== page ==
On the American Revival Front Convention

On Saturday, May 20, the American Revival Front (ARF), a pro-America service organization, held its annual summer convention on the third floor of the Michigan League. In total, between 20 and 30 people attended the convention throughout the day. The majority of attendees were young Michigan students sporting formal attire.

Law professor Howard Bromberg delivered opening remarks highlighting the importance of youth engagement in modern political discourse. He applauded the American Revival Front for combining pro-American and pro-labor positions to offer an alternative to campus socialism, which has continued to hold immense — but not universal — popularity in campus political conversations and even student government. Professor Bromberg was also critical of the two-party system, which has disillusioned so many Americans. In his perspective, both parties have failed in truly representing the people’s will.

The Independence Union, the second biggest party in Central Student Government, gave a presentation about increasing campus voter turnout and decreasing apathy among the student body in the next elections, focusing on labor rights and initiatives to stop the use of pesticides on the Diag. Former Rep. Tyler Fioritto emphasized the importance of holding the administration and student government accountable. The need for community service was heavily stressed, including opportunities for service in the local Ann Arbor area. A potential service requirement for CSG was posited, in which members would be obligated to volunteer for a set number of hours.

A noteworthy anecdote when considering CSG is that many interested in student government were not presented with a viable alternative to the status quo. The Independence Union has dramatically expanded its influence within CSG only three months since its inception. This is in contrast to the governing party (Forward Together) which has been around in some form for the better part of a decade. The Independence Union hopes to build this momentum and work with those who feel disenfranchised by an establishment clique. It was strongly emphasized that CSG should strive to implement true action instead of spouting self-assuring rhetoric.

Economic topics dominated the discussion throughout the convention as the role of government, corporations, and the individual were debated. The ARF offers an economic alternative to socialism that is neither anti-religion nor anti-patriotic. Instead it focuses on preserving products of individual labor, fighting predatory lending operations, and boycotting companies that engage in immoral employment practices. The ARF also opposes outsourcing without advocating the destruction of organized religion or the nation-state. The ARF recognizes that these units of organization and society help the individual maintain identity against the monopolizing forces of both state and company. Critiques of consumerist culture were also made, with an emphasis on reshoring American production instead of offshoring manufacturing. During the open discussion, concerns over the potential effects of government intervention on consumption were addressed. The consensus was that unregulated free trade was largely to the detriment of the American worker.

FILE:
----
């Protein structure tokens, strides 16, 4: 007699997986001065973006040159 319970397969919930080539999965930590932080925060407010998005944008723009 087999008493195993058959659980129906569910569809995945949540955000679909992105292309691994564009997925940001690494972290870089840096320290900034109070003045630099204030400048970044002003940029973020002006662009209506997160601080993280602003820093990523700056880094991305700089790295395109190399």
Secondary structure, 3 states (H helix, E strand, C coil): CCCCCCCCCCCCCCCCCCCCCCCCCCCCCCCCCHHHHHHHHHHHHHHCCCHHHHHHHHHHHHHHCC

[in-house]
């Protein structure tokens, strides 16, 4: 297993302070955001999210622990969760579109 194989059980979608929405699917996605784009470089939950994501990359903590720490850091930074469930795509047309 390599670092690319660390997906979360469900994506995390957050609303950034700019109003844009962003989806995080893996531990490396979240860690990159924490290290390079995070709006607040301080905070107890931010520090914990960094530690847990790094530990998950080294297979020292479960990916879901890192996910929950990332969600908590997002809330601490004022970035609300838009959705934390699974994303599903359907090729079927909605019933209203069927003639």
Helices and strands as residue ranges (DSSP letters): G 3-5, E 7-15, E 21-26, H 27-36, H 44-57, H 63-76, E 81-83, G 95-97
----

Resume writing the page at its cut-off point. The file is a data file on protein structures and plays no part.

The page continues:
The convention concluded with remarks by Gabriel Ervin, founder and chairman of the ARF. His message articulated pro-worker and patriotic ideals:

My friends, we find ourselves at a crossroads in American history. The forces of greed, corruption, and foreign influence have taken hold of our government and our economy. By uniting together under the banner of New Americanism, we can take back our country from the hands of those who seek to exploit and oppress us. We can build a new America that is truly of the people, by the people, and for the people.

Delegations of four different ARF Chapters around the state were in attendance, including the Grand Rapids, Hillsdale, Grosse Pointe, and U-M Ann Arbor chapters.

[Editor’s note: Gabriel Ervin contributed to this article.]

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About Nick Gillin

Nick Gillin is a staff writer, photographer, and social media editor at the Michigan Review. He is a senior studying history.